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Angie
Angie, Tax Preparer
Category: Tax
Satisfied Customers: 225
Experience:  Bookkeeping, Profit and Loss, Balance SheetsAll types of US Taxes, Tennessee taxes, Personal, business, payroll, sales tax etc.
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I need answers to questions I have about Social Security

Customer Question

I need answers to questions I have about Social Security Disability overpayments. I am on Social Security Disability and they claim I owe them over $11,000 in benefits I was not entitled to because I earned more than the monthly benefit of $1070 in 2014 and $1090 in 2015. I need answers to the following questions: (1) Can Social Security place a lien on my personal property if I can't pay back the money? (2) Can Social Security take money from my checking account? (3) Can Social Security garnish any money I receive from unemployment benefits? (4) Will Social Security work out a compromise on the amount of money I owe them if I don't have steady work or will a lawyer be able to compromise with Social Security? (5) I talked to a Social Security representative from Birmingham, Alabama, today and he said that medical bills that I paid, transportation costs I had paid, and miscellaneous job related expenses that I paid would not make a difference in the amount of money that I owed; is this correct? Thanks for your help!
Submitted: 1 year ago.
Category: Tax
Expert:  Angie replied 1 year ago.

Social security can garnish your wages, take your social security payments and place liens...

However, they will work with you for a payment plan...and you can also request a waiver of paying it back altogether.

And yes, the representative was correct, your expenses will have no affect on the amount you pay back, but you can set up a payment plan that will make it managable...or maybe even get it waived altogether.

I copied the information below from the social security website.

An overpayment occurs when Social Security pays you more than you should have been paid. If this happens, we will notify you. Our notice will tell you why you have been overpaid and how you can pay us back. We will also tell you how you can ask us to:

  • Reconsider our decision, if you believe you are not overpaid;
  • Let you pay back the amount at a different rate; or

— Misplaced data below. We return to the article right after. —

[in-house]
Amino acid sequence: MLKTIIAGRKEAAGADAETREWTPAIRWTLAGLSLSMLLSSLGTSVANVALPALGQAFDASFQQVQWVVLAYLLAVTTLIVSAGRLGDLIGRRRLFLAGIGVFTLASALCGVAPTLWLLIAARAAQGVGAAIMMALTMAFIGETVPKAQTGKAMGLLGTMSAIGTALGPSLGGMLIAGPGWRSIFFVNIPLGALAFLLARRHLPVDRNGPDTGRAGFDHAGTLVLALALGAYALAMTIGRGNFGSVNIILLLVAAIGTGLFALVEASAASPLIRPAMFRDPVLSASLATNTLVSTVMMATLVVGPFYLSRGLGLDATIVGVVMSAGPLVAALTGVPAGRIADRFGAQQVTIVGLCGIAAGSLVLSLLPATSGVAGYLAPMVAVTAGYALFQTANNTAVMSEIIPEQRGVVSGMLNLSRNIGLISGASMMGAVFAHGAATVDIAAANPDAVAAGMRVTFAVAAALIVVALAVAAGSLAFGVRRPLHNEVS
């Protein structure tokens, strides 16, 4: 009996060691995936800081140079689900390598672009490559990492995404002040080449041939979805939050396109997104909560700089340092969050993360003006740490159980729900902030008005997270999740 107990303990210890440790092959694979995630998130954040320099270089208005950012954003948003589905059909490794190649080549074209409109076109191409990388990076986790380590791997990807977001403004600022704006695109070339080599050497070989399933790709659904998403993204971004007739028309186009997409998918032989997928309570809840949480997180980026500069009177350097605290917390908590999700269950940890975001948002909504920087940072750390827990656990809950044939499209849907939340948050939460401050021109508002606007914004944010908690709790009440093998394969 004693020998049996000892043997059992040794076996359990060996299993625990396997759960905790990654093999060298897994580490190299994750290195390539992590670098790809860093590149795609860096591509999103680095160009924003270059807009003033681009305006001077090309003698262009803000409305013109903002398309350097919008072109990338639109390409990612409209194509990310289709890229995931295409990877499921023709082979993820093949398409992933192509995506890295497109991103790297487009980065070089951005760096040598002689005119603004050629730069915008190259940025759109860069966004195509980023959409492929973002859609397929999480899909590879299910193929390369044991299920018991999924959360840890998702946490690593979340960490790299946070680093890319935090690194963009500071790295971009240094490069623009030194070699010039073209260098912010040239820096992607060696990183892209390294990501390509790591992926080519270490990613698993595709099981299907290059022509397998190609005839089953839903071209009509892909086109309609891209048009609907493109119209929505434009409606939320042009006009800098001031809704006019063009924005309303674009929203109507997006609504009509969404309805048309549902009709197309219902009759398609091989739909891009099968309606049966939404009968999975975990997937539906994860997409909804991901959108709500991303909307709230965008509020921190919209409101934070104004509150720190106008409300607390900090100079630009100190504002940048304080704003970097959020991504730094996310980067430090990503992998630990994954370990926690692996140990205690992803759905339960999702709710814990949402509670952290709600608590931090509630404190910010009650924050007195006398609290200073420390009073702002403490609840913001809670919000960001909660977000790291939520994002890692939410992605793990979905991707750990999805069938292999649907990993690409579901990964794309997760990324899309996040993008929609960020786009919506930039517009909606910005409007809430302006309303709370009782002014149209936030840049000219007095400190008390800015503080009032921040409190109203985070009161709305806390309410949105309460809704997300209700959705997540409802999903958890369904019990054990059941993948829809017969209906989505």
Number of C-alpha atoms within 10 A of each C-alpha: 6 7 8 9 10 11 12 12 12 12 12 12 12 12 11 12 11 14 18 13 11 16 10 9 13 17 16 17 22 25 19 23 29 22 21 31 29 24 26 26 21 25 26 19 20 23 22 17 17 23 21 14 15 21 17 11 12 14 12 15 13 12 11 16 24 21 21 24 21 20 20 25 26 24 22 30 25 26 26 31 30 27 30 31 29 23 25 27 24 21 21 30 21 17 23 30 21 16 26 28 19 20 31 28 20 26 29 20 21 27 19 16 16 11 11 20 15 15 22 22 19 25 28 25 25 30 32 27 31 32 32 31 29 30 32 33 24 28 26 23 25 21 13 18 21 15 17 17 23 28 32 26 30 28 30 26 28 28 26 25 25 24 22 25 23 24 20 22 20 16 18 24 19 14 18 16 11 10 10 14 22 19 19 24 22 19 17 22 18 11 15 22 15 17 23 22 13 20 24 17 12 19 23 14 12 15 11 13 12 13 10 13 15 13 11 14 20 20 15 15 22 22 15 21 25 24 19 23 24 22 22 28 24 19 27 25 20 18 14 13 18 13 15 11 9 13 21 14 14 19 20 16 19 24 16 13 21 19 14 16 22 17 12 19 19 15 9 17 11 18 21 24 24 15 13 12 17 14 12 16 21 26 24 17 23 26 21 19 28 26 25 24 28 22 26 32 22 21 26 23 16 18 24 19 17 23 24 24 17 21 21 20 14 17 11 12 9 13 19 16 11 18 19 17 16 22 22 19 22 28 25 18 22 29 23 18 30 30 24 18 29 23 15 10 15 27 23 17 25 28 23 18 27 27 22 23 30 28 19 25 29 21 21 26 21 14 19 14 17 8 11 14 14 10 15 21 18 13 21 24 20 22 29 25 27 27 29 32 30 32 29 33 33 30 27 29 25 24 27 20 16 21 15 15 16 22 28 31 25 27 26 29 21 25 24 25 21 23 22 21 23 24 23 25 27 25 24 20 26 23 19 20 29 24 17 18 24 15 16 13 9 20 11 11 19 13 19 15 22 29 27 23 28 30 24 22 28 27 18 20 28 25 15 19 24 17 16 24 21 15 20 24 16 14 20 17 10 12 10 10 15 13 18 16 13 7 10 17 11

• Waive (not collect) the overpayment.

If you do not agree that you have been overpaid, or if you believe the amount is incorrect, you can appeal by filing Form SSA-561, Request for Reconsideration. You should explain why you think you have not been overpaid or why you think the amount is not correct.

If you agree that you have been overpaid and are willing to pay it back, but cannot afford to pay it back at the rate we tell you about in our letter, you should file Form SSA-632, Request for Waiver of Overpayment Recovery Or Change In Repayment Rate.

If you agree that you have been overpaid, but you feel you should not have to pay it back because you did not cause the overpayment and you cannot afford to repay it, you should file Form SSA-632, Request for Waiver of Overpayment Recovery Or Change In Repayment Rate.

amount in monthly installments.

If you are not receiving benefits, and you

do not pay the amount back, we can recover

the overpayment from your federal income tax

refund or from your wages if you are working.

Also, we can recover overpayments from future

SSI or Social Security benefits. We also will

report the delinquency to credit bureaus

Customer: replied 1 year ago.
The information is helpful but I do need to know if Social Security will try to get money from my personal checking account or try to garnish unemployment benefits?
Expert:  Angie replied 1 year ago.

They can...but they won't if you call them and set up a payment plan. They are willing to work with you and will not use other methods if you show that you are willing to work with them.

Expert:  Angie replied 1 year ago.

SSA will generally accept an

offer to repay an overpayment in installments

without question if the installments will repay the overpayment within 36 months. If an

offer to repay in installments will take more than 36 months, SSA will ask the claimant to

prove that a financial hardship exists.SSA will also generally accept a lumpsum compromise offer of 80% of the total

overpayment. If a lump-sum offer is less than 80% of the total overpayment, SSA has discretion to consider the offer, depending on the circumstances.

Expert:  Angie replied 1 year ago.

Federal law now prevents the seizure of Social Security benefits from bank accounts; in addition, Social Security itself does not have the authority to order bank garnishments.

Your bank account will be safe....but they can use other methods of garnishment to collect if you do not contact them to set up a payment plan.

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